5 Business Metrics to Guide Your Social Media Strategy
According to Forrester Research, nearly half of marketers struggle with showing any impact from their social media efforts.
Proving social media's impact on the business has been plaguing marketers for well over a decade now. How do you secure executive buy-in for marketing strategies and larger budgets if you can’t confidently demonstrate how social media contributes to an organization’s broader business goals? This proof can be found in social media analytics, which provide several opportunities to both prove (and even better, improve) social media's value for the business.
Unfortunately, many organizations build their social media strategy before completing an essential step: determining what they will measure and how. Metrics should be determined in the planning phase of a strategy — you can’t back into social media measurement.
The best time to determine how you'll measure your success on social media is before you create a strategy.
In addition to serving as guardrails for content creation, metrics are essential in showing marketing's success and justifying cross-collaboration with customer service, sales, product, and human resources.
Here are five types of metrics to include in your social media strategy to demonstrate business value:
1. Content resonance metrics
While you can’t attribute vanity metrics such as follows, likes, shares or retweets directly to sales, they shouldn’t be abandoned entirely. They will help the people who are executing social media marketing on an everyday basis to know what kind of content interests your audience. Engagement metrics such as call to action (CTA) clicks get us closer to proving business value. If your goal is to increase conversions on your website, conversion tracking pixels allow you to tie actions that people take on your site back to an action they took on social media.
But keep in mind that consumers do not necessarily need to overtly engage with social media content to notice it or be influenced and persuaded by it. Within paid social media, Facebook and Instagram offer a metric called Estimated Ad Recall Lift. This is an amalgamation of the types of actions that people can take with your content, including passive activity, such as dwell time. Bottom line — don’t underestimate your impact. The numbers you report should capture those who are reading your content as well as those who are overtly engaging.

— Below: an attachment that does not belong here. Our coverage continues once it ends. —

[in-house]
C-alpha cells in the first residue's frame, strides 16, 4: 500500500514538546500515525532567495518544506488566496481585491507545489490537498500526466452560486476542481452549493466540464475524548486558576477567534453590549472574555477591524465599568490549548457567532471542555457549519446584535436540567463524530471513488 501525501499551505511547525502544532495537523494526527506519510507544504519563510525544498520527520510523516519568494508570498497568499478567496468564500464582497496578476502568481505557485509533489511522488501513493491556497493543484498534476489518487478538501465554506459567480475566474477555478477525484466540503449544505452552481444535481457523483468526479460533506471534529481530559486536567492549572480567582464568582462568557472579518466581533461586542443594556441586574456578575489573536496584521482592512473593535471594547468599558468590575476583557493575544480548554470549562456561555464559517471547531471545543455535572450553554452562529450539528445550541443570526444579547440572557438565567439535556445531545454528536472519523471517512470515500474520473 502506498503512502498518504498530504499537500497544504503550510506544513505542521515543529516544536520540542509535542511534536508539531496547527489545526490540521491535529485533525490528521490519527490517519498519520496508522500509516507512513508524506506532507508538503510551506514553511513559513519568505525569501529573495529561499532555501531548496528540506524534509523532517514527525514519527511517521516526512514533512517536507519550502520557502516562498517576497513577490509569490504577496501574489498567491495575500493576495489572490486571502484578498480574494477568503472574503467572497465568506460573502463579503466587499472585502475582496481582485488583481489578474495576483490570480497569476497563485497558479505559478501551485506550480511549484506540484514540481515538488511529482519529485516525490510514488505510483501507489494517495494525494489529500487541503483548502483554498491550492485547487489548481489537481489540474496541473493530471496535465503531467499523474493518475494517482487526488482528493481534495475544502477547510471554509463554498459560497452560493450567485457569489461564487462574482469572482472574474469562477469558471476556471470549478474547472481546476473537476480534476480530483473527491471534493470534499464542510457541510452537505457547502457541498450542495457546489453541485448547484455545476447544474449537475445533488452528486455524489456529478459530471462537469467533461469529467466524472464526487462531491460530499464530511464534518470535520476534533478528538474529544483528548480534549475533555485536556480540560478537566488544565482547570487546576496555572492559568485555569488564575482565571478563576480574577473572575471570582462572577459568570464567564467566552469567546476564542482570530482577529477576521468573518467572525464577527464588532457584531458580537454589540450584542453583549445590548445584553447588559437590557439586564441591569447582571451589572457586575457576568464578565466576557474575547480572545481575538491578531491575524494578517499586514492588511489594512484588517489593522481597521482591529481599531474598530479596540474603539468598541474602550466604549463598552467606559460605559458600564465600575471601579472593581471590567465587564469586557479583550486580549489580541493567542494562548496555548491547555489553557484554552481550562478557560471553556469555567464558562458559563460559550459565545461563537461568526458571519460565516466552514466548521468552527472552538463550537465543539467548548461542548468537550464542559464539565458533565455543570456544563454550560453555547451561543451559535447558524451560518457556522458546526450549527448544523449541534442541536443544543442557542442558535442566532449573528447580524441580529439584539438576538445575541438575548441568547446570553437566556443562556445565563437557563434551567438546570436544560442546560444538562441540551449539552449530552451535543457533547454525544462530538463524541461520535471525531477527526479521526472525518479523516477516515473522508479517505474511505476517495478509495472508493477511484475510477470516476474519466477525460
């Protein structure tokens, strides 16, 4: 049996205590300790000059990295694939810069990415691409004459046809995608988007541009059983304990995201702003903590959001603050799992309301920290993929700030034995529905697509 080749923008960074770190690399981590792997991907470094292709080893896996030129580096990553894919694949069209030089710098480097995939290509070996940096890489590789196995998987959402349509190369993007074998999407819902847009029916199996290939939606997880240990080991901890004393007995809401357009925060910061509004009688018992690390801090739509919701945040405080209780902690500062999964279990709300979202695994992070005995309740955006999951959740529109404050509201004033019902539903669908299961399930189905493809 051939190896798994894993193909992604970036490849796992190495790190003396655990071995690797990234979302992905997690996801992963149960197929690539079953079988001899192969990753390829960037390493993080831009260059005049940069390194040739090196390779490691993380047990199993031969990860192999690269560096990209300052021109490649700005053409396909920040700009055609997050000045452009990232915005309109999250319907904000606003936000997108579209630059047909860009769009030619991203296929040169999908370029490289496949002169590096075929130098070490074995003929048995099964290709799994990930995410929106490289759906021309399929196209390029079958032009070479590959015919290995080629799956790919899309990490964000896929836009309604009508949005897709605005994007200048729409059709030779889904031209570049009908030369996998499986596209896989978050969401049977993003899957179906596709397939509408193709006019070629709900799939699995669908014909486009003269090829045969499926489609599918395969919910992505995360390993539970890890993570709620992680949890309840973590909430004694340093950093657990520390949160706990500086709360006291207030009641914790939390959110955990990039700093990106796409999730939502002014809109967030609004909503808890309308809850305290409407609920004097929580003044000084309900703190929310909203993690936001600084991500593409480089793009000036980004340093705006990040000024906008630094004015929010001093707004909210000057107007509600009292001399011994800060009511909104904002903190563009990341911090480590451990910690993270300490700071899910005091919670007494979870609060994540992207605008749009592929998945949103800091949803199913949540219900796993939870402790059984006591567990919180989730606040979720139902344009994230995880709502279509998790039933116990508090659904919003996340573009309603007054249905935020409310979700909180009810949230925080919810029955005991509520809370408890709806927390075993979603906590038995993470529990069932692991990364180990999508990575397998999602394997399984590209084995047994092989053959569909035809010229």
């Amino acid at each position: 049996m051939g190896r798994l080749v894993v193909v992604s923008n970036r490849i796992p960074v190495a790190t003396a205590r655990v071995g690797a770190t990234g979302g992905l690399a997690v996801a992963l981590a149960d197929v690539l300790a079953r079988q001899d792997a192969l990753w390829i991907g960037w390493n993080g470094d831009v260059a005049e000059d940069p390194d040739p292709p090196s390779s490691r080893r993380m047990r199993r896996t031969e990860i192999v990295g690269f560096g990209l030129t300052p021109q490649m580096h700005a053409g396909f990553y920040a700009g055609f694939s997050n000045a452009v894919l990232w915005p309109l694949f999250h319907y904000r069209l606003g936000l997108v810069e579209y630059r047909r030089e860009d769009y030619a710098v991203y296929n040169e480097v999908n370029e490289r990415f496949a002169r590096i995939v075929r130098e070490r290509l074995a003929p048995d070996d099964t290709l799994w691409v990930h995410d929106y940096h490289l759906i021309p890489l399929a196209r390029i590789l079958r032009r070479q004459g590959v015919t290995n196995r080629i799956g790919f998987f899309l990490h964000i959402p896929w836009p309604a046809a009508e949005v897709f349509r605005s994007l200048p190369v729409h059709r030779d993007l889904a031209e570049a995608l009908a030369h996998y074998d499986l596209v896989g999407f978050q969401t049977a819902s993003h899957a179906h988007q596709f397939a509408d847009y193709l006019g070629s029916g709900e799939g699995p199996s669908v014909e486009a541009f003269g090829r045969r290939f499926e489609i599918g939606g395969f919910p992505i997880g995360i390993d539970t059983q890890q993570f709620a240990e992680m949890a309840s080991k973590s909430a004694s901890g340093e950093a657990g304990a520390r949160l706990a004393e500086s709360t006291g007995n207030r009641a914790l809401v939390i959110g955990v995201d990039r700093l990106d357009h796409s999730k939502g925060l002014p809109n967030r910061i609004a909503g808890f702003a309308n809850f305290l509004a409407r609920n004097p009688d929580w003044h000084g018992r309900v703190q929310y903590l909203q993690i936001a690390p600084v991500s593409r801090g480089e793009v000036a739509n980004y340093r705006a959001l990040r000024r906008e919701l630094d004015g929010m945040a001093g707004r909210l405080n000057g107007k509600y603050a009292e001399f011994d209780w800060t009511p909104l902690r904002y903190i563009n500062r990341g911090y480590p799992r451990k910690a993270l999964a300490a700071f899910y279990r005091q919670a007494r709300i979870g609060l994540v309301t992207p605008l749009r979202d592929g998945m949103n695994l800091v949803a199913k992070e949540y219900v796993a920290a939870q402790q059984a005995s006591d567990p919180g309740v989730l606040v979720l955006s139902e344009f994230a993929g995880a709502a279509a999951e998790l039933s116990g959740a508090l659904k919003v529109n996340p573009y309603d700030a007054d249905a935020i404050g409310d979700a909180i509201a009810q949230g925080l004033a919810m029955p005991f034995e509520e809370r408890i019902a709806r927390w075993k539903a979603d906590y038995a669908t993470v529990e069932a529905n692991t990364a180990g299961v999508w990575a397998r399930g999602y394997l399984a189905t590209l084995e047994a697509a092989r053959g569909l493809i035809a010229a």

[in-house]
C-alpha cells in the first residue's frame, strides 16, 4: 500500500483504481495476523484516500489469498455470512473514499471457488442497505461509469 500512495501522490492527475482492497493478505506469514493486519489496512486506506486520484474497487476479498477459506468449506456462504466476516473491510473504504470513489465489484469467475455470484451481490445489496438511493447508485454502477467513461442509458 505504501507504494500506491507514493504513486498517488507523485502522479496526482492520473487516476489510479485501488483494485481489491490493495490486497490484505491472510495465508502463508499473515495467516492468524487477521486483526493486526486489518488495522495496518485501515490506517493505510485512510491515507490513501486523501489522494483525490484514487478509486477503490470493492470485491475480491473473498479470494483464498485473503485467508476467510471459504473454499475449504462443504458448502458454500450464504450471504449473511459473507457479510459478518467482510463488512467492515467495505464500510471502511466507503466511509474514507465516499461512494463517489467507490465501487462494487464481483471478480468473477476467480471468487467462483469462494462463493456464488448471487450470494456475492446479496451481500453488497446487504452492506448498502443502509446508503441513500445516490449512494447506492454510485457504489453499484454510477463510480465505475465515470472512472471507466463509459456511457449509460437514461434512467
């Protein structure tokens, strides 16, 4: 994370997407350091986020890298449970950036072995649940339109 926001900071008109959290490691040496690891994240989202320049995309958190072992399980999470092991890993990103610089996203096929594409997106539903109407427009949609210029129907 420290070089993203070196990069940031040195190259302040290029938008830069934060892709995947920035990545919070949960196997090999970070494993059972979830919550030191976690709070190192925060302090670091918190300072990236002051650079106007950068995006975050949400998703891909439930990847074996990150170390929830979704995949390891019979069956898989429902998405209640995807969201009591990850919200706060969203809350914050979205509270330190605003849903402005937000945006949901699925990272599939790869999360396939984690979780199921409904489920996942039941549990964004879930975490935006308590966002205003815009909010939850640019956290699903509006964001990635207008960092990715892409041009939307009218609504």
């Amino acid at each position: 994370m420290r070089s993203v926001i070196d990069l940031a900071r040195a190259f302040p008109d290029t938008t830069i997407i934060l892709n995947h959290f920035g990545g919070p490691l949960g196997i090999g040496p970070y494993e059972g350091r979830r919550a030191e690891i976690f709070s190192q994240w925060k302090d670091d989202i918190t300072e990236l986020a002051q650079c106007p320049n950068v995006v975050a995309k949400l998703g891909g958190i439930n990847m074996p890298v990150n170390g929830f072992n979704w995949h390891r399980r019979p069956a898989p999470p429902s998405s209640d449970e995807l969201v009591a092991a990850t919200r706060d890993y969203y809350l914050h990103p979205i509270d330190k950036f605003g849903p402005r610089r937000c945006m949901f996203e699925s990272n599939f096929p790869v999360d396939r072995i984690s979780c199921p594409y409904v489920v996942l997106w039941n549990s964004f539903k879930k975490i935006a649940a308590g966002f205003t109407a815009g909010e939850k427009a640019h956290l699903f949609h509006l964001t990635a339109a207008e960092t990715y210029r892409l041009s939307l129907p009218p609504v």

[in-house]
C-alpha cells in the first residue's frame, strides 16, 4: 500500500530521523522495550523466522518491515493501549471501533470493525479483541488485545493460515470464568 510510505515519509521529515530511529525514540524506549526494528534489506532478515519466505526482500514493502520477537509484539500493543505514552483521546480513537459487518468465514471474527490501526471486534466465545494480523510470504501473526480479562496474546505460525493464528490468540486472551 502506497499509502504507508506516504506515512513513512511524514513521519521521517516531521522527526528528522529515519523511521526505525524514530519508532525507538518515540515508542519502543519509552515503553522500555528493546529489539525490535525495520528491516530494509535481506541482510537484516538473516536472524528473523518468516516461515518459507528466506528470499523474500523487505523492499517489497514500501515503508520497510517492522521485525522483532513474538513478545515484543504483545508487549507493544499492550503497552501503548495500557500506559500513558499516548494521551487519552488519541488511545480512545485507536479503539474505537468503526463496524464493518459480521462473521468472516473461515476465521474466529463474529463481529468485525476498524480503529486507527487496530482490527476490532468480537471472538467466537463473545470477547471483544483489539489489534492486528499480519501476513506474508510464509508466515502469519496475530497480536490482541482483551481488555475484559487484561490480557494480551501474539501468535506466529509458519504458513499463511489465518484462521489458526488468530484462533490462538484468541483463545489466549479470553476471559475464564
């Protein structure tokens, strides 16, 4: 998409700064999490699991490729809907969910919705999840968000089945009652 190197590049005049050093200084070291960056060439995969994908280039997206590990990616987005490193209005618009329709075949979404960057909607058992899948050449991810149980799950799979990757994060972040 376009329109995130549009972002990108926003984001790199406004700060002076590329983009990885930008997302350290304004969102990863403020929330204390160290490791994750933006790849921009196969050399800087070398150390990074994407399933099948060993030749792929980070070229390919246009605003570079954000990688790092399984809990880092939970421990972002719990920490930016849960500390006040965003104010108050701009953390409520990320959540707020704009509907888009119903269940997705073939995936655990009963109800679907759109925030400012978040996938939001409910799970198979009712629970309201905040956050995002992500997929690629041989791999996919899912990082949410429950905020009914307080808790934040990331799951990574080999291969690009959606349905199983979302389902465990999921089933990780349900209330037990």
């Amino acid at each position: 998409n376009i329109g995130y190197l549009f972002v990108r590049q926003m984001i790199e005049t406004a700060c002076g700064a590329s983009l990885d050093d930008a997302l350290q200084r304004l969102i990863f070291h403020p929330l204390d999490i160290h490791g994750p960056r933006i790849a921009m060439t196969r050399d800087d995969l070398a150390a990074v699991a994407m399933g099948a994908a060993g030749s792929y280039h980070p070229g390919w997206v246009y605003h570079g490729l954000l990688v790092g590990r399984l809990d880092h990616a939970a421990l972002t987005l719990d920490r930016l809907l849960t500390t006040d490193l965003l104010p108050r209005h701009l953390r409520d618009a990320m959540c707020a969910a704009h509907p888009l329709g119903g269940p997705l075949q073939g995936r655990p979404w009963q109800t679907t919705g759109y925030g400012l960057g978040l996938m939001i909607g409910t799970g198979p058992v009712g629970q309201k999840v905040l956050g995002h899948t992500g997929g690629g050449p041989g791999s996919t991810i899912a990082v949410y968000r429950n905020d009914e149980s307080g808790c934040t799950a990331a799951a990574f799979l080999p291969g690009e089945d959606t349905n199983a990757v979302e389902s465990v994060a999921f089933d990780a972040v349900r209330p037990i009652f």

2. Customer lifecycle metrics
Measure social media in the context of a larger marketing initiative. Customer lifecycle metrics help you measure against the particular lifecycle phase that you were targeting for that program. For example, measuring mentions when driving discovery, or measuring website traffic referrals when driving exploration.
3. Brand health metrics
We can now actually measure brand lift data, such as awareness, favorability, message association and purchase intent. Millward Brown and Nielsen Brand Effect offer paid studies you can invest in, or Facebook and YouTube offer similar studies with a lower price of entry.
4. Customer satisfaction and customer service metrics
Are your clients getting the value they were expecting? Are they loyal? There is no better way to measure the impact of your brand loyalty efforts than by getting direct feedback. With Net Promoter Score (NPS) and Customer Satisfaction (CSAT) industry standard question formats, you can survey clients in a structured way to better measure and more importantly, improve your customer service. To take this one step further, track how negative interactions change loyalty over time — identifying the rate of growth for customers from the time of their first negative interaction compared to those with only positive interactions.
Compare how negative sentiment changes loyalty over time.
Customer service metrics go hand in hand with customer satisfaction metrics. If you’re exceeding customer expectations, your customers will be more satisfied. Track decreases in social media response time, as well as the number of cases handled and the cost to resolve customer issues.
5. Business outcome and impact on sales
This is the hardest to measure because it’s very difficult to get specific data from social media platforms that will help you put social media into the conversation about attribution. The goal is to be able to show how any kind of social media engagement contributes to the entire customer lifecycle — so you can assign an actual portion of a sale and subsequently loyalty to each marketing channel, which includes social media.
One way to track lead attribution is to append tracking parameters to every link you share on social media so you can analyze your results through Google Analytics or another preferred analytics tool.
Want to develop a deeper understanding of how you can leverage social media to add business value? Download our whitepaper: The Social Media Pocket Guide.